They may be confusing, but more reasonable – and maybe even helpful
That’s how families may view a new system of accountability that was just released by the Minnesota Department of Education (MDE).
1. Confusing — Why won’t you find some of Minnesota’s highest performing schools in the 125 top ranked “reward” list of schools that MDE just released?
Because, according to Sam Kramer, Minnesota Department of Education policy specialist, that’s because they don’t receive federal “Title 1” funds to serve low-income students. Kramer said, “Federal law prevents us” from including schools on this list unless they are “Title One.”
Corey Lunn, Stillwater superintendent pointed out that while “Identifying succeeding Title I Schools is a positive message, it also creates confusion for how schools that are not identified as Title I are recognized and fit into this new system. If a non-Title I school is not recognized as a “reward” school, yet is performing well, does this create unwarranted confusion for these families and schools?”
I’d say “yes.”
Shouldn’t Congress consider modifying this? Yes. Shouldn’t the 2013 Minnesota Legislature explore ways to honor outstanding schools that don’t receive federal dollars to serve low-income students? Yes.
2. Will the changes produce improvements? Maybe.
Timothy Bjorge, Little Falls Community High School principal told me, “Although complicated, the system seems to be a fairer depiction of our schools. Realize that a system that has to work for Minneapolis as well as a small school like Little Falls is going to have to have some complexity to it. It’s still mostly based on Minnesota Comprehensive Assessment (MCA) scores, but we now get credit for the areas where we are doing well. Improvement is now part of the equation and counts in meeting a target. High school graduation rate is also taken into account and that certainly works in our favor.”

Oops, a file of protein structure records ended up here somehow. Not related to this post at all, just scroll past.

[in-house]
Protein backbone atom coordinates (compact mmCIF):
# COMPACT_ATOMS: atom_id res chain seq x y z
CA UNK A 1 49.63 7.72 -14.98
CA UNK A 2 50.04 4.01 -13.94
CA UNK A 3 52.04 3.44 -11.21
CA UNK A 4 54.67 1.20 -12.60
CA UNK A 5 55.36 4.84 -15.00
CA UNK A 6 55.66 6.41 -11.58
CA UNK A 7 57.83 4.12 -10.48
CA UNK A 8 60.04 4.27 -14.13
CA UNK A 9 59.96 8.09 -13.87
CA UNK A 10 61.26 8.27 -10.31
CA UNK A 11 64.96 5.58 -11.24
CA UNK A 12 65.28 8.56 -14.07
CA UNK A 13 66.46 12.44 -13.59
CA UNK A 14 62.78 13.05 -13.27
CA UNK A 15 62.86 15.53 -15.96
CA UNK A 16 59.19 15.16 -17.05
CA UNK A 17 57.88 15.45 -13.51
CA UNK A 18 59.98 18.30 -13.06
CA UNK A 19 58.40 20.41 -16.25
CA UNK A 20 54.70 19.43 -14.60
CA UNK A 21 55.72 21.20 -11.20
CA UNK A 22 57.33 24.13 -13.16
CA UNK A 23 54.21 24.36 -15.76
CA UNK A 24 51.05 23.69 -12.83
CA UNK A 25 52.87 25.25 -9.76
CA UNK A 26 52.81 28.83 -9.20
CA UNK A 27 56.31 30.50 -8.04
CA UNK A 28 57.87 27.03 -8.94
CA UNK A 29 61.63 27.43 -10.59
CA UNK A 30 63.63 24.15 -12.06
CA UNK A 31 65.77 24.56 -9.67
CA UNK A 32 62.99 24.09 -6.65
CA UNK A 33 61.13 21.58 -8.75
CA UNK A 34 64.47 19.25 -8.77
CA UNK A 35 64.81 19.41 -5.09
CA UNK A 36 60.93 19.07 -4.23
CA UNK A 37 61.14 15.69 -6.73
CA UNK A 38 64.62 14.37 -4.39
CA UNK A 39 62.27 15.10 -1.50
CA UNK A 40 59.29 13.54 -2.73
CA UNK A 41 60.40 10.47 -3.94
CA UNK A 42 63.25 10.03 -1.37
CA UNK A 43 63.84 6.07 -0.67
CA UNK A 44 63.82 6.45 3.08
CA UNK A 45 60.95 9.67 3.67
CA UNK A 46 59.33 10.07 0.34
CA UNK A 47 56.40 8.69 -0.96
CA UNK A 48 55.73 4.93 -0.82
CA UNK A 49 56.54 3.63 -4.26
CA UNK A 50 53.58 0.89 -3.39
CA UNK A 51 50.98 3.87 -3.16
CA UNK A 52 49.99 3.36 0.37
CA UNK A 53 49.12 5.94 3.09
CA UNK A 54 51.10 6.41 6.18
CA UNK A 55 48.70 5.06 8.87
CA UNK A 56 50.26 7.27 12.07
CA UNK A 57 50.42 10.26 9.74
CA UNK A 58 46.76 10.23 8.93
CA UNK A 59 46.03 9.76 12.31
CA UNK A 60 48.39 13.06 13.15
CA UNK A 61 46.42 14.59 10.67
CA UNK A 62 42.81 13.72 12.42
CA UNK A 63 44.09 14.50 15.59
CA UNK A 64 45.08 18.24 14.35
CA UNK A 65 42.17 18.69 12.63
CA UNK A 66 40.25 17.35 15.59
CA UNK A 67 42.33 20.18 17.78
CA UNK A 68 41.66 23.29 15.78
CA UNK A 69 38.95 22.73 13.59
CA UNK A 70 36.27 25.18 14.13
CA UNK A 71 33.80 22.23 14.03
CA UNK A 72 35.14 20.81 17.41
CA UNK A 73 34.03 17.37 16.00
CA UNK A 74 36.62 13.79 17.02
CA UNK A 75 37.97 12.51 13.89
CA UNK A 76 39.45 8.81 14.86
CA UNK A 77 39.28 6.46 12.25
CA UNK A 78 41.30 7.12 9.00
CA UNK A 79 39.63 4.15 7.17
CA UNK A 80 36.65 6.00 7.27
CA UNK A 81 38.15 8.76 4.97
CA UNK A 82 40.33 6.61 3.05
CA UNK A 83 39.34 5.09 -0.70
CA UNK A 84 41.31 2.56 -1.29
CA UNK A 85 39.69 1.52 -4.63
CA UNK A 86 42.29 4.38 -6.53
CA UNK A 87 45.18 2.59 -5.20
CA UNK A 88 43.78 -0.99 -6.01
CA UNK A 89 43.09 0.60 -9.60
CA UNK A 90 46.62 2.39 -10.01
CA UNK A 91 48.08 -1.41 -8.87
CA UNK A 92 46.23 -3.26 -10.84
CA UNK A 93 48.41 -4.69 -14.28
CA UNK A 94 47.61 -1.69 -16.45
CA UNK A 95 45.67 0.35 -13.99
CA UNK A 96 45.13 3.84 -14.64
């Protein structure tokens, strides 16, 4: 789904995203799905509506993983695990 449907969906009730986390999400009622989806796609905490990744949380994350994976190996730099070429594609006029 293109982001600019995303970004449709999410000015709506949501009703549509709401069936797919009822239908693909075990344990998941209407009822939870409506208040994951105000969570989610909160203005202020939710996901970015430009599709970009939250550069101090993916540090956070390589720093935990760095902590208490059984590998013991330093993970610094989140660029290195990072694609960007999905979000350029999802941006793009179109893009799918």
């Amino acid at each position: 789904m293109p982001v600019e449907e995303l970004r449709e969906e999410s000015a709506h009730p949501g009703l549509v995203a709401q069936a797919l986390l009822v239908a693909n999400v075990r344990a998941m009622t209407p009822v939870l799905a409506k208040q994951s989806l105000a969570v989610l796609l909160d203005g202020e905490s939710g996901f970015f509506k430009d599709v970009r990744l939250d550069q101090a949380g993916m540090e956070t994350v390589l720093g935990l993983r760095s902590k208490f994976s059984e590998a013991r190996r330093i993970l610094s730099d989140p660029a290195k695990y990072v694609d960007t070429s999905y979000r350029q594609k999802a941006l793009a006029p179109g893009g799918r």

Vern Capelle, dean of students at Upsala High School, said, “I believe it is too early to judge the effectiveness, but I like the idea of measuring schools on growth. The measures that will be used to evaluate schools are more realistic.”
George Weber, Pierz area superintendent agreed. “Overall it is too early to tell if the new testing company and new tests will provide better instructional data than the old MCA tests,” he said. “Getting the results immediately and allowing a second test is an improvement. I am not sure if the new labels for schools (Focus, Priority and Reward) mean anything relative to raising student achievement for our state. I think there is too much time and money spent on how to report and what to call schools. I think our state and nation would be better served if the emphasis was specific to creating high quality assessments that could accurately measure communication, problem solving and critical thinking skills.”
Weber said, “If our nation’s schools were given unique and differentiated assessments in these areas, then the profession of teaching and learning could then fly faster with finding creative ways to deliver the instruction that will increase these skills. Our nation and state would have a better future if we knew this was the focus for our children.”